The Treatment of Tragedy
Hello. I am Da’Kharta Rising. I am addicted to tragedy. I do not seek remedy to this addiction. On the contrary, I will tell you what tragedy has done for me.
Everyone prefers seeing people in their best light. People obsess over everything from makeup, to hair, to clothes … all of this to ensure they aren’t made fools of in the public arena. People put in the universe their desires to be happy, to be fun, to be prosperous. All of that sounds fantastic but there is a flaw that is the neverending stain of all mankind.
It is the thirst for more, being parched due to dissatisfaction.
What drives this thirst? Is it due to the fall from grace in the Garden of Eden? Is it wanting to be perfect? Is it being in constant competition with the next being? Could it be all of the aforementioned, or none of it at all?
From what I have observed, the people who supposedly “have it all” act the most ungrateful. Almost entitled, like they have the right to be at the top of the mountain all the time. They take what they have for granted, to the point of indifference.
To me, that’s an act worse than hatred.
Where are the lessons if everything is handed to one without recompense? Where are the checks and balances if all behaves on the uptick?
In this regard, tragedy is a requirement. It is an absolute. It is the necessary splash of water to arrogant faces, the ones that don’t believe they are one power walk, bicep curl, or leg press away from losing everything.
Sorry everyone, there was this workout video that was aggravating me. Where was I?
On second thought, this whole workout thing may make for a good analogy. Stick with me.
In order for a muscle to become strong, it has to encounter some level of resistance. Yes, it’s nice to be able to do 200 reps with five pound weights, but after a while the 200 reps would become boring, to the point where one can do it with eyes closed.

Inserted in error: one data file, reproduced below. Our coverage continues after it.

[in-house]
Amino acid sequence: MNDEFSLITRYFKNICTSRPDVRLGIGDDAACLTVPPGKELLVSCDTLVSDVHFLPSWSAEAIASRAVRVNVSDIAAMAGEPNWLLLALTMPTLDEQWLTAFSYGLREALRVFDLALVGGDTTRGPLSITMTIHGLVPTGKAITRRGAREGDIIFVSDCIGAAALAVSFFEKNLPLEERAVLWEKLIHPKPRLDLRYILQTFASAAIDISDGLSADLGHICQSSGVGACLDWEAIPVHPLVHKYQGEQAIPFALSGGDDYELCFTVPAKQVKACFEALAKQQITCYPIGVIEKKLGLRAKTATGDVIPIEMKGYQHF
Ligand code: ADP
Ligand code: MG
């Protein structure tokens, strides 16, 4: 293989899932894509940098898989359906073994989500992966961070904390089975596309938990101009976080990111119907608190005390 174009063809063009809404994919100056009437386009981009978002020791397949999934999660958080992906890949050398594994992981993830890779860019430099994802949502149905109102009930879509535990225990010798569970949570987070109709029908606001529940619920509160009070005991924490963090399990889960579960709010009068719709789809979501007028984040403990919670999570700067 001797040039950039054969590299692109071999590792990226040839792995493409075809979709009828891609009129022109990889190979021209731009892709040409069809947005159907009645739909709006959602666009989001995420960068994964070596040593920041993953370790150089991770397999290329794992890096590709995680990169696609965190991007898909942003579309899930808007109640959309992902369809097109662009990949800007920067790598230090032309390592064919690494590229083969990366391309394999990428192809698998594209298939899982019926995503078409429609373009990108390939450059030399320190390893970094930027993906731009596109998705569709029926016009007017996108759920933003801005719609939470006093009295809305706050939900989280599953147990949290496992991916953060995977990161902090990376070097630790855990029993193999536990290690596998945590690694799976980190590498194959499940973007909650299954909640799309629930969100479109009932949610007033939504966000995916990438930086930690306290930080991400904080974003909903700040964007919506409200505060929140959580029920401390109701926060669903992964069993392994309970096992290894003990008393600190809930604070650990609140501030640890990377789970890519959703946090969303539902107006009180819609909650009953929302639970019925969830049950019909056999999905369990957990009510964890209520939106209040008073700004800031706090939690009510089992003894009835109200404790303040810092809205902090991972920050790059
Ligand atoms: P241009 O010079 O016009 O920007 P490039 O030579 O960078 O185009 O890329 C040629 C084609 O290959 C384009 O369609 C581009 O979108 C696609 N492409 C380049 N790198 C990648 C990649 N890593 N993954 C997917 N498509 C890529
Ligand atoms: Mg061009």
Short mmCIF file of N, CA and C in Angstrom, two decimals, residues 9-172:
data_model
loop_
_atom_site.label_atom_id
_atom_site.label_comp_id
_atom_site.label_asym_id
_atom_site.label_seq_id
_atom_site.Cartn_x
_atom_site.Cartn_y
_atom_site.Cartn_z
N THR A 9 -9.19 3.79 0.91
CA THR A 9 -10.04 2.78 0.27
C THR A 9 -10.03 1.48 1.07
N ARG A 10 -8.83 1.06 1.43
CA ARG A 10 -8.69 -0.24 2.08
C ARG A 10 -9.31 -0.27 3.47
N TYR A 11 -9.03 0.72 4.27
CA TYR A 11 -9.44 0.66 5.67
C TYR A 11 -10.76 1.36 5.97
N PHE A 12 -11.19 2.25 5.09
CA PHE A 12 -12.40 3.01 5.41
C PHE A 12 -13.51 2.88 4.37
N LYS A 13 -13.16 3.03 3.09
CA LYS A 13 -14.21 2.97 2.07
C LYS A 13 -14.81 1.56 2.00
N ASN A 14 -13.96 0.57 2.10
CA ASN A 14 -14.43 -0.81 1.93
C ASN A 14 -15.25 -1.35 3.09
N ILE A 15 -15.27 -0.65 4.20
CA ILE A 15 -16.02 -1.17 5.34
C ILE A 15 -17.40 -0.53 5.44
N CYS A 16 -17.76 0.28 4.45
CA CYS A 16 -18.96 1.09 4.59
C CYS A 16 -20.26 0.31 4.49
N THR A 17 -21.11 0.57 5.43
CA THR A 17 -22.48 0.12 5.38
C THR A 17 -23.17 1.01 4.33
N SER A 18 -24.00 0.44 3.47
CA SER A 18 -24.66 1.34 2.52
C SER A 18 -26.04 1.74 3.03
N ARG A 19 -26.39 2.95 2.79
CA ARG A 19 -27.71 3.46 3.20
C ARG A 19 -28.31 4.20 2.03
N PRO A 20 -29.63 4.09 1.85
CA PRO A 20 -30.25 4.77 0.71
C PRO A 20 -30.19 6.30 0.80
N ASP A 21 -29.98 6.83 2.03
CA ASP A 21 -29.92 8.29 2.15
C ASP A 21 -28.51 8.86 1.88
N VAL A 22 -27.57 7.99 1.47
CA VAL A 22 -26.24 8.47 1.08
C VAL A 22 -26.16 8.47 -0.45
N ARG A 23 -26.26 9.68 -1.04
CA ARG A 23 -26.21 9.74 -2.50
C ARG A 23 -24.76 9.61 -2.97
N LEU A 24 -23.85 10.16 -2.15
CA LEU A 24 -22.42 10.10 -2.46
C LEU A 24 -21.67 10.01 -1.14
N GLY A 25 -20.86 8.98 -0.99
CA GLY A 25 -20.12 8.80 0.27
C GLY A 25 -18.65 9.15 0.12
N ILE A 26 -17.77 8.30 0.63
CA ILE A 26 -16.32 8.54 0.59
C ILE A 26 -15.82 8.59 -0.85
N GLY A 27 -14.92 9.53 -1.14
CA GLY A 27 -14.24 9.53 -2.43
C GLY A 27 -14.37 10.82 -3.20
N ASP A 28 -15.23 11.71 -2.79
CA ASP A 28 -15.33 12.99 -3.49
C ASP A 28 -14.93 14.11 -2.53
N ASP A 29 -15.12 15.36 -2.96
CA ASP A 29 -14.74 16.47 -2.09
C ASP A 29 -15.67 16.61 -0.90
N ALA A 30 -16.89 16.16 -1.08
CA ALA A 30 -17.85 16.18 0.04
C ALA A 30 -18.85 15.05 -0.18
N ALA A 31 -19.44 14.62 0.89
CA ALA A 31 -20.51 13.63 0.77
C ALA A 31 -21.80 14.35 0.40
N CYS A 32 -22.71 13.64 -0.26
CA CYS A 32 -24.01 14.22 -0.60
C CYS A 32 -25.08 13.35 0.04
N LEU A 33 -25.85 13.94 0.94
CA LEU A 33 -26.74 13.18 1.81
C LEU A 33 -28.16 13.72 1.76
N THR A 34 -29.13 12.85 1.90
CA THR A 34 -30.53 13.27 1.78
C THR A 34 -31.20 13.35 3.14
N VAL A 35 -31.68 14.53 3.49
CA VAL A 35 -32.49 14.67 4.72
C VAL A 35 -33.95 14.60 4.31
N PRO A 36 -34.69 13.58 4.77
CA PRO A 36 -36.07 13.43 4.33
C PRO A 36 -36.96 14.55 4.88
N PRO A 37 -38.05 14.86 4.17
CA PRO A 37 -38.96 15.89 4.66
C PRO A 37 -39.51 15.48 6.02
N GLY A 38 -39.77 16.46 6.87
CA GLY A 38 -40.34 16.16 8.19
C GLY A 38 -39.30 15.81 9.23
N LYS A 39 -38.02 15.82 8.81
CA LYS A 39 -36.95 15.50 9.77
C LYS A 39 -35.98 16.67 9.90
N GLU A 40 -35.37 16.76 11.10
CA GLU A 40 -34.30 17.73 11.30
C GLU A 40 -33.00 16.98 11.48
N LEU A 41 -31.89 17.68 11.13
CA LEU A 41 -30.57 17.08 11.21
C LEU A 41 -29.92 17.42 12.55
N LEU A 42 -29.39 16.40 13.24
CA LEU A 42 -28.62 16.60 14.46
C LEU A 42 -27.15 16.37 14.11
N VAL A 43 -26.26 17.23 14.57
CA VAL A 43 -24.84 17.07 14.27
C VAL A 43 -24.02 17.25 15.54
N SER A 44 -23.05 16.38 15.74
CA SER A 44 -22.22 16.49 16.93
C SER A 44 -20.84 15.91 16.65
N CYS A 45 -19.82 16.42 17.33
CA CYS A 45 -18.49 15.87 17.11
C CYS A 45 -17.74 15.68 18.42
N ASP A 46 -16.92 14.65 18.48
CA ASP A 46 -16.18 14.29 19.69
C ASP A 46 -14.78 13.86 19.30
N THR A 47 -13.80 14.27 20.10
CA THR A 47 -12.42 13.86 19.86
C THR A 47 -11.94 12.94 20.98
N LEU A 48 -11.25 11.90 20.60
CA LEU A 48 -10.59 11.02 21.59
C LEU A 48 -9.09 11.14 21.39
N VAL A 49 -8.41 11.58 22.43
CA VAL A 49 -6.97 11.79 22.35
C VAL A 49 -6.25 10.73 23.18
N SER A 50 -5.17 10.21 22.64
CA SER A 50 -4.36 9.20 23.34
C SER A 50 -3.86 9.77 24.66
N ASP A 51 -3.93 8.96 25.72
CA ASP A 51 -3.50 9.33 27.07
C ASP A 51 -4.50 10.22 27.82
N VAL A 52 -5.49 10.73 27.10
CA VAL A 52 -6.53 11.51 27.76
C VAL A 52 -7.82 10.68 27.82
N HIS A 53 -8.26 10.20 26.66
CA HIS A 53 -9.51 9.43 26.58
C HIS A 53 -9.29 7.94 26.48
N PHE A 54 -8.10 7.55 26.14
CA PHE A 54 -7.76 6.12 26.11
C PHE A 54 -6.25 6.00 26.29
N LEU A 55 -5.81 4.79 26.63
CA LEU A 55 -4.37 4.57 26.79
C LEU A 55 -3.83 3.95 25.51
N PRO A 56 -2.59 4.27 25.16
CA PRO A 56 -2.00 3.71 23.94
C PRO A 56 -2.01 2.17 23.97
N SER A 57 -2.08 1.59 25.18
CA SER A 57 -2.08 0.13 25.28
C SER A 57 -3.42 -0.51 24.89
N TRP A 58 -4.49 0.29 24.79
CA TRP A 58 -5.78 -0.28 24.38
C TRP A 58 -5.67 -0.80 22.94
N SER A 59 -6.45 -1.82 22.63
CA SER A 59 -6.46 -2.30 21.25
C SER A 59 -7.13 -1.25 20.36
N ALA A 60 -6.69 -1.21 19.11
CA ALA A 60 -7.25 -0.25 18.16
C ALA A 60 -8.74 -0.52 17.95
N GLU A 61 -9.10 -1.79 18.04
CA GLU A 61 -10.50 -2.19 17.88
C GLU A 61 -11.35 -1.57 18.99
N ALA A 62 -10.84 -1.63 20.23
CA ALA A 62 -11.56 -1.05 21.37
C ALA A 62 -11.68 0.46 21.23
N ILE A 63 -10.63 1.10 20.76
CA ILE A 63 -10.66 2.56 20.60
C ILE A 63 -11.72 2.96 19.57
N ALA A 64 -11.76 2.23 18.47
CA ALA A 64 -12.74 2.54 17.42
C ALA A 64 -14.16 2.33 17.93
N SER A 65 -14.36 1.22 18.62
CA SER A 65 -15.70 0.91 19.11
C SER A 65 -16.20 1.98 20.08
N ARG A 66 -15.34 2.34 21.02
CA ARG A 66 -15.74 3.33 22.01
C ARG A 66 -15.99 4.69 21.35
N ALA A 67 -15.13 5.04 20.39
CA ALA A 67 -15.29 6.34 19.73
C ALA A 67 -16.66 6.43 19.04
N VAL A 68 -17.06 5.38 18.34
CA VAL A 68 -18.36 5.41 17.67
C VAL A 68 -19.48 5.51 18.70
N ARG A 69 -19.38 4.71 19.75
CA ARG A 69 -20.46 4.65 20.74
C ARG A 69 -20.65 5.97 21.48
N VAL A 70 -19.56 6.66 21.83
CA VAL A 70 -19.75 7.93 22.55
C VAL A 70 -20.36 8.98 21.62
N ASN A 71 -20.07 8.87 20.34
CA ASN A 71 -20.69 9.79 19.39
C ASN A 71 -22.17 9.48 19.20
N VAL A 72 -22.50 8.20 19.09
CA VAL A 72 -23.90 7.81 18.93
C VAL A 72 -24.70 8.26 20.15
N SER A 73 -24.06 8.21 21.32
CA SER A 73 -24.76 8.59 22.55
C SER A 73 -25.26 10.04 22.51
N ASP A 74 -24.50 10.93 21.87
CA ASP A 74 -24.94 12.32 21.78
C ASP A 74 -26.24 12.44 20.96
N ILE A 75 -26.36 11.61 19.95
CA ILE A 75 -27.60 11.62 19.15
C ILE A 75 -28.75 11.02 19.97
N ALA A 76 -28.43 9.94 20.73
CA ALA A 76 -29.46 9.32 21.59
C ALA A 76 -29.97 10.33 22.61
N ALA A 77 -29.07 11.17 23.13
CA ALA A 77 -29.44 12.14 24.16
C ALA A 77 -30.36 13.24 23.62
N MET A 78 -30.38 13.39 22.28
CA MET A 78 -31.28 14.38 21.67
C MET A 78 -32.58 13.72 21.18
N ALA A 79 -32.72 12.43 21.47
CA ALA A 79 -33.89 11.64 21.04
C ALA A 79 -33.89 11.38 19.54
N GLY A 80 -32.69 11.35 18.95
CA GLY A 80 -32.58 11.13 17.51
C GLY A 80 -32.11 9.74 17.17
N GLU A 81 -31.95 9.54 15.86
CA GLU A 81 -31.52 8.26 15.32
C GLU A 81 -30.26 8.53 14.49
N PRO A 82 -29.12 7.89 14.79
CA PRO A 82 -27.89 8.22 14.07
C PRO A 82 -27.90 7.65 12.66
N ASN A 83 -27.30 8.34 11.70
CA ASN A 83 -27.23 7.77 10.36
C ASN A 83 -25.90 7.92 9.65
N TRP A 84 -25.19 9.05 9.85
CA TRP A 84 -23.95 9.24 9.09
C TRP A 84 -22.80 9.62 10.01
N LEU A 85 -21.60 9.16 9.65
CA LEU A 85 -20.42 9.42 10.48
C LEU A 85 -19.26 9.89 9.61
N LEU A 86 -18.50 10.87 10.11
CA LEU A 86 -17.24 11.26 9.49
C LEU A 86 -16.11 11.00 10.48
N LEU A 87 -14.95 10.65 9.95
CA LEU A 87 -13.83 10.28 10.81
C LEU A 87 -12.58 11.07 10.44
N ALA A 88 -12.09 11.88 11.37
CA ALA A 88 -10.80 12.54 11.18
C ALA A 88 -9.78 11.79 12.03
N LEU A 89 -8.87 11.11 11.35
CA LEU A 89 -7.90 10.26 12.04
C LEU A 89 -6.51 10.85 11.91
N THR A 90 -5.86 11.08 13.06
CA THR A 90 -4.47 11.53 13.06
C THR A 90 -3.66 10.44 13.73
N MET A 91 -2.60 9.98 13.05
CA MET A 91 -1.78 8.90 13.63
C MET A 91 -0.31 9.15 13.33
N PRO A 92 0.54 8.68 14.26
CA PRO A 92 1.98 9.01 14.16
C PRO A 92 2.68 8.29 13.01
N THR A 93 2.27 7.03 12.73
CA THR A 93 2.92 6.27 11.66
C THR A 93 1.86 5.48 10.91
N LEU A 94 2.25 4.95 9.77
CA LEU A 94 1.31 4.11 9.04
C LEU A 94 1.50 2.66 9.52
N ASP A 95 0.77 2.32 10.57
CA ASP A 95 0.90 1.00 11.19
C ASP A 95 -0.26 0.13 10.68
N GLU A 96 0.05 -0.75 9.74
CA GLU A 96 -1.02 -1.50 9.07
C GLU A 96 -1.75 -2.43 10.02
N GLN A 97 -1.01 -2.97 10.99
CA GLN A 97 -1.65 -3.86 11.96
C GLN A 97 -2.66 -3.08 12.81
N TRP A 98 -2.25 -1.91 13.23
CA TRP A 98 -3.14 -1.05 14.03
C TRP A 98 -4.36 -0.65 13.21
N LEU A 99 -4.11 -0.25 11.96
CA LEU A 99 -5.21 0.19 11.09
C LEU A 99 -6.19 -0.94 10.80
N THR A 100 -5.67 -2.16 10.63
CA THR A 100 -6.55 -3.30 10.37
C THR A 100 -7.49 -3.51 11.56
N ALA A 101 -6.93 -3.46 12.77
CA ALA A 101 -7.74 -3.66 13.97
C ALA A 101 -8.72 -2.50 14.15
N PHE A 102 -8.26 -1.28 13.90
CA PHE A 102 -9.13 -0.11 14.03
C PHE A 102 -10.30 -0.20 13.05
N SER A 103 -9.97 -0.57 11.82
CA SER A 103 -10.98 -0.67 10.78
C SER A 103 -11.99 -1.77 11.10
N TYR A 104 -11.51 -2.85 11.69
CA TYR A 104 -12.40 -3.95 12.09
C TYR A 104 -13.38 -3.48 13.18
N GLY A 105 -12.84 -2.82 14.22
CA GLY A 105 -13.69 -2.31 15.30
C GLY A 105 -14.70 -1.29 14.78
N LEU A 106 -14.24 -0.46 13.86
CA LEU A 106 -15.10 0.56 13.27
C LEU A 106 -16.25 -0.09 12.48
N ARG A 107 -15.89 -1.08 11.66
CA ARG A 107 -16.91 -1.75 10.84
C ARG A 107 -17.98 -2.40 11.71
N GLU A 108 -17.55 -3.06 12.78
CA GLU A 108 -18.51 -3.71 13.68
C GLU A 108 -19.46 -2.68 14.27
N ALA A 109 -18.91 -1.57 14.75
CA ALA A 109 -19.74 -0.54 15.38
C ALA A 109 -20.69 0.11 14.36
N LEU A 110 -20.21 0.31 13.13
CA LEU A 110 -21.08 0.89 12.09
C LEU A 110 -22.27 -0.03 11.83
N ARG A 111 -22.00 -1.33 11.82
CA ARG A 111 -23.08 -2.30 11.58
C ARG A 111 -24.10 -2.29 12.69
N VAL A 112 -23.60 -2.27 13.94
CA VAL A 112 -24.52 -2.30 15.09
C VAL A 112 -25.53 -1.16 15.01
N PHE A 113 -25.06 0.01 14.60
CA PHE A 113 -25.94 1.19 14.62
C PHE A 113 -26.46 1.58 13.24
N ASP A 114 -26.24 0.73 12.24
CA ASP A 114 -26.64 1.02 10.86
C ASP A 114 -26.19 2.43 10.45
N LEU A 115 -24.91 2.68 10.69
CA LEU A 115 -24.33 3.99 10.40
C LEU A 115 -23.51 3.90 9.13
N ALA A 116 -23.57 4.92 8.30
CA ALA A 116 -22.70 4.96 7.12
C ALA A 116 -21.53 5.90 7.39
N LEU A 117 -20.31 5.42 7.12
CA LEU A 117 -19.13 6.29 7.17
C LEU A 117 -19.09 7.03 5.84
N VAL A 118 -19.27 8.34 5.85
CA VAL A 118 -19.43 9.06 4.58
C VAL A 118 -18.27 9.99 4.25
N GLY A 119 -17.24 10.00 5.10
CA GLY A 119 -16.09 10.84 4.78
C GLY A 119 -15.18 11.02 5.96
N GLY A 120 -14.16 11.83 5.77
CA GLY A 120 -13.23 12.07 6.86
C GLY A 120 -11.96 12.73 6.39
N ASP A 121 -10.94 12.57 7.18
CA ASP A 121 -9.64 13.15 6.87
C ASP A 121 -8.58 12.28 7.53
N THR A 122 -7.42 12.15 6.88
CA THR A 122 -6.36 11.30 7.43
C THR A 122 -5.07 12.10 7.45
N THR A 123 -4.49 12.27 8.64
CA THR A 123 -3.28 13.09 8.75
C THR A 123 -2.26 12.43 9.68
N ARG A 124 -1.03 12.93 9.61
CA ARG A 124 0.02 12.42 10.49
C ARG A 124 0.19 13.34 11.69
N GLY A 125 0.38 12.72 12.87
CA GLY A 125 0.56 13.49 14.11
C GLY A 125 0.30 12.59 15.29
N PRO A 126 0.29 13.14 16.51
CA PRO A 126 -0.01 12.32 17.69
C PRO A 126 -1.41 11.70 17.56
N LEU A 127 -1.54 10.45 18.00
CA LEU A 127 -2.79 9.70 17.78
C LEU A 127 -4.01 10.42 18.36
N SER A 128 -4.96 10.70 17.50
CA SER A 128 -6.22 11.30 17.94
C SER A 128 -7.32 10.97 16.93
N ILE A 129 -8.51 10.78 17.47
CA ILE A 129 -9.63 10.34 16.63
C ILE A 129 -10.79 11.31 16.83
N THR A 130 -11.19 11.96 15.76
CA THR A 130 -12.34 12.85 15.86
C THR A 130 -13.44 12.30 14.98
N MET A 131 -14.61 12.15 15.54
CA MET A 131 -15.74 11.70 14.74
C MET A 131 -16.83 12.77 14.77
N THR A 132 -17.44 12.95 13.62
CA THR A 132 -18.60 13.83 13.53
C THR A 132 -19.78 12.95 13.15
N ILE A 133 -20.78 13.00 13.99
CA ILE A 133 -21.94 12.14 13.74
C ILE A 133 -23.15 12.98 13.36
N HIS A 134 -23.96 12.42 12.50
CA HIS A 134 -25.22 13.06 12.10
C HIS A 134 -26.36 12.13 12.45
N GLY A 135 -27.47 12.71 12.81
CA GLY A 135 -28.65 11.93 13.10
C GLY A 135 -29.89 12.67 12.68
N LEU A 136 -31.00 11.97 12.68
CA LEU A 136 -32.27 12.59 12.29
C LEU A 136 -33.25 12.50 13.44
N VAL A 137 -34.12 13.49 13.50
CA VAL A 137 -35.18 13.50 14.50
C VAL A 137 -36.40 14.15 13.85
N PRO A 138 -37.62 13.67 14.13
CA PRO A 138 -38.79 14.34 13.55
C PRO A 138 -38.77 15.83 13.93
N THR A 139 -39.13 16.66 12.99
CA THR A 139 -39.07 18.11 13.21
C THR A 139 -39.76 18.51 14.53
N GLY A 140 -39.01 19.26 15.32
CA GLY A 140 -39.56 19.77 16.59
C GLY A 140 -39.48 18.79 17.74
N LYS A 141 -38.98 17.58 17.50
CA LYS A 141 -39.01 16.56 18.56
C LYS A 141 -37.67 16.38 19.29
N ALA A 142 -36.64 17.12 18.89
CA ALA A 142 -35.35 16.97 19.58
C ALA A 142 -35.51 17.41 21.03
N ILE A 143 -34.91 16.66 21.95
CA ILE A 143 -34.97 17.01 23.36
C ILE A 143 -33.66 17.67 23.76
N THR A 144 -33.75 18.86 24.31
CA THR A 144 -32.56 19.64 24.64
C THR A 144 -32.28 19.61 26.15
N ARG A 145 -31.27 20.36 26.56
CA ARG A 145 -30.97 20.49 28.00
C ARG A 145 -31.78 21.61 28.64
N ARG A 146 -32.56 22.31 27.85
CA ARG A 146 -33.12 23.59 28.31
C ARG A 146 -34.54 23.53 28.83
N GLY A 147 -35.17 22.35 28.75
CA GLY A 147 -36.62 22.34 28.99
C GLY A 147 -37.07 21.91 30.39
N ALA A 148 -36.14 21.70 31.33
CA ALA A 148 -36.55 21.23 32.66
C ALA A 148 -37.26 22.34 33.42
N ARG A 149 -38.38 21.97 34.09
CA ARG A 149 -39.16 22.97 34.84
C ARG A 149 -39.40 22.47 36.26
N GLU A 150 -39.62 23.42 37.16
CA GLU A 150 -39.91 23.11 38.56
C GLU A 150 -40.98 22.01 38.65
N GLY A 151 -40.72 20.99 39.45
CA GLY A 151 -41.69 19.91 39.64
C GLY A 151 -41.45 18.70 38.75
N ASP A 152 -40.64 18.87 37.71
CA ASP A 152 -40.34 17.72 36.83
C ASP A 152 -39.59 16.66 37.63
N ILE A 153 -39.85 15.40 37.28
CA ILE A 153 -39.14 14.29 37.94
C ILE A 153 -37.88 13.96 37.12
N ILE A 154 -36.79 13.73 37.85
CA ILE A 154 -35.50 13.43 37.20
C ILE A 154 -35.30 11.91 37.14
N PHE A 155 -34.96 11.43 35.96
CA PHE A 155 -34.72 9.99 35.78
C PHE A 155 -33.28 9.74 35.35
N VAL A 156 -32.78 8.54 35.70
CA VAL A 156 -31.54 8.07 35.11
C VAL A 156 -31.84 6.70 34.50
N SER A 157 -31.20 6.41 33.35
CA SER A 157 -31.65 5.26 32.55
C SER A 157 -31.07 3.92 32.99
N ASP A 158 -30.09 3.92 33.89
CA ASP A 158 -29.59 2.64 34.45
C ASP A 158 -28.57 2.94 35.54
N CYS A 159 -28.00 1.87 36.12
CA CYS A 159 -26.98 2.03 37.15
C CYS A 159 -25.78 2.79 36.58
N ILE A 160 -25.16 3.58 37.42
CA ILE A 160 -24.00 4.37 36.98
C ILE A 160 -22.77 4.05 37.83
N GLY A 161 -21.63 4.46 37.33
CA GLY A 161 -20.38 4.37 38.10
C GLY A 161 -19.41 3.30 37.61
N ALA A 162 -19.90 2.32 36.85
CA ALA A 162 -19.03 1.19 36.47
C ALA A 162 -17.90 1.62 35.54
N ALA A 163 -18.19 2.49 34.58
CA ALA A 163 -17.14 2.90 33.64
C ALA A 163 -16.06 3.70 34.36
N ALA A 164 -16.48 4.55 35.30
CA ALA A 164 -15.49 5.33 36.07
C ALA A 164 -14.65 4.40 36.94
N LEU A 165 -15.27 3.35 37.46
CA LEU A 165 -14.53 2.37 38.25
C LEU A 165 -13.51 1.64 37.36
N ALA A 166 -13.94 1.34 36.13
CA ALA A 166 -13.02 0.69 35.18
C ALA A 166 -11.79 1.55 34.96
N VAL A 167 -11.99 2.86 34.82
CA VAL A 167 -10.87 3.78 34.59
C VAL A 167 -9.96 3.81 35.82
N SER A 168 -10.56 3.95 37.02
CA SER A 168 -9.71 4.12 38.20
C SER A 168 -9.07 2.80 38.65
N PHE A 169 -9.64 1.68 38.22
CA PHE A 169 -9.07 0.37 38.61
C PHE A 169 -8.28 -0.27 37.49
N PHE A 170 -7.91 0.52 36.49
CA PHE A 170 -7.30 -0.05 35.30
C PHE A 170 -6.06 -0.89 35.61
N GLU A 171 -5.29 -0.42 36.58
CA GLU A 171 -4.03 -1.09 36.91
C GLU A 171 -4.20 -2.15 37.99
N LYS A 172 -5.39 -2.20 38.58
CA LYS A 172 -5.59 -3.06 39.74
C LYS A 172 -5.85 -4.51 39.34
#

Therefore, one has to increase the pounds to provide more resistance.
Tragedy is humanity’s resistance. Yes, it causes a lot of strife, in varying degrees. Each individual handles tragedy differently. Some have difficulty bouncing back; others let the happenstances consume them to the point of no return.
As a writer, I choose to utilize tragedy in the most powerful way possible—in writing, to act as a mirror into human behavior as well as to deliver my own twisted way of justice.
For me, death isn’t a scary thing. It’s a natural act, on a mode of everything’s eventual. Some causes may be a bit gorier than others. Oh well! It is what it is.
When one can turn pain into power, suffering in silence into standing strong, whoever is against you is already defeated, even if that person doesn’t know it. You are delivering a message to the Universe (or whatever you choose to believe in) that you aren’t a punk and giving said Universe permission to unleash whatever venom it wants.
For that reason, I have never wished for a tragedy free anything. It is the pain which gives me fire, which revitalizes me. Talk trash about me? Cool. I’ll resurrect you as a character that loses his tongue. Want to hurt someone close to me? Okay, bet. Your death in my next story will involve slow, meticulous disembowelment.
You get the picture.